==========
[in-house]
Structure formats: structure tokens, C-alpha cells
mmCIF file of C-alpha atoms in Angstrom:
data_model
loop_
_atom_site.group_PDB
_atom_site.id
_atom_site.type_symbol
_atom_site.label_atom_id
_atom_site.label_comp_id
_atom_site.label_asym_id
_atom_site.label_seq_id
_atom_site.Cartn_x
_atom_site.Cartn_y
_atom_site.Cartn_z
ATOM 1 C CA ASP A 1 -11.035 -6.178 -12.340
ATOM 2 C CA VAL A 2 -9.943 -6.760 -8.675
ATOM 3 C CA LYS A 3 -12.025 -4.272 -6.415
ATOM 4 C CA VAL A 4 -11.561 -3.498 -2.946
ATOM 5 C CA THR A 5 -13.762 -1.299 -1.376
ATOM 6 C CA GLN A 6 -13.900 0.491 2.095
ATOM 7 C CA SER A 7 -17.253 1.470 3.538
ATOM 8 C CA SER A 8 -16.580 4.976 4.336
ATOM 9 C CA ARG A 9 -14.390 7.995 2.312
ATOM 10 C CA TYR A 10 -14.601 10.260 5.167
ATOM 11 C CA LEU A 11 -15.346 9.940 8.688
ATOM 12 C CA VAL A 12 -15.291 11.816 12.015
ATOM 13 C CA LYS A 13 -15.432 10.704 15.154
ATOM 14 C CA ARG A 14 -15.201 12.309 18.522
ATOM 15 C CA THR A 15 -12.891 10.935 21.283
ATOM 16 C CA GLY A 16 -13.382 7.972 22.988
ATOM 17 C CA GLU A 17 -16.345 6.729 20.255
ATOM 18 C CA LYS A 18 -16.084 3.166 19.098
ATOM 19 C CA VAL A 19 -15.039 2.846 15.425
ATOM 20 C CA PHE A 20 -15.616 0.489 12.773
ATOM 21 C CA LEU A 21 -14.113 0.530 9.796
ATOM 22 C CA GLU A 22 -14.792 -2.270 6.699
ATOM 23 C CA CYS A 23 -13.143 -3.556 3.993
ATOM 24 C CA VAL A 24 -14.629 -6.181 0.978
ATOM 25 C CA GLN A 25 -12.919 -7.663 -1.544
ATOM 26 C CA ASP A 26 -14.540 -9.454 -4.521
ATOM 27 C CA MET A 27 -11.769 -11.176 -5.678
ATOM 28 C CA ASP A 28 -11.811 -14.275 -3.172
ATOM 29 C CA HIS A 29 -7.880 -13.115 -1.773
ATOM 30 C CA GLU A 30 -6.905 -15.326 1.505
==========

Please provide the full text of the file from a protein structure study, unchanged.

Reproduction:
[in-house]
Structure formats: structure tokens, C-alpha cells
mmCIF file of C-alpha atoms in Angstrom:
data_model
loop_
_atom_site.group_PDB
_atom_site.id
_atom_site.type_symbol
_atom_site.label_atom_id
_atom_site.label_comp_id
_atom_site.label_asym_id
_atom_site.label_seq_id
_atom_site.Cartn_x
_atom_site.Cartn_y
_atom_site.Cartn_z
ATOM 1 C CA ASP A 1 -11.035 -6.178 -12.340
ATOM 2 C CA VAL A 2 -9.943 -6.760 -8.675
ATOM 3 C CA LYS A 3 -12.025 -4.272 -6.415
ATOM 4 C CA VAL A 4 -11.561 -3.498 -2.946
ATOM 5 C CA THR A 5 -13.762 -1.299 -1.376
ATOM 6 C CA GLN A 6 -13.900 0.491 2.095
ATOM 7 C CA SER A 7 -17.253 1.470 3.538
ATOM 8 C CA SER A 8 -16.580 4.976 4.336
ATOM 9 C CA ARG A 9 -14.390 7.995 2.312
ATOM 10 C CA TYR A 10 -14.601 10.260 5.167
ATOM 11 C CA LEU A 11 -15.346 9.940 8.688
ATOM 12 C CA VAL A 12 -15.291 11.816 12.015
ATOM 13 C CA LYS A 13 -15.432 10.704 15.154
ATOM 14 C CA ARG A 14 -15.201 12.309 18.522
ATOM 15 C CA THR A 15 -12.891 10.935 21.283
ATOM 16 C CA GLY A 16 -13.382 7.972 22.988
ATOM 17 C CA GLU A 17 -16.345 6.729 20.255
ATOM 18 C CA LYS A 18 -16.084 3.166 19.098
ATOM 19 C CA VAL A 19 -15.039 2.846 15.425
ATOM 20 C CA PHE A 20 -15.616 0.489 12.773
ATOM 21 C CA LEU A 21 -14.113 0.530 9.796
ATOM 22 C CA GLU A 22 -14.792 -2.270 6.699
ATOM 23 C CA CYS A 23 -13.143 -3.556 3.993
ATOM 24 C CA VAL A 24 -14.629 -6.181 0.978
ATOM 25 C CA GLN A 25 -12.919 -7.663 -1.544
ATOM 26 C CA ASP A 26 -14.540 -9.454 -4.521
ATOM 27 C CA MET A 27 -11.769 -11.176 -5.678
ATOM 28 C CA ASP A 28 -11.811 -14.275 -3.172
ATOM 29 C CA HIS A 29 -7.880 -13.115 -1.773
ATOM 30 C CA GLU A 30 -6.905 -15.326 1.505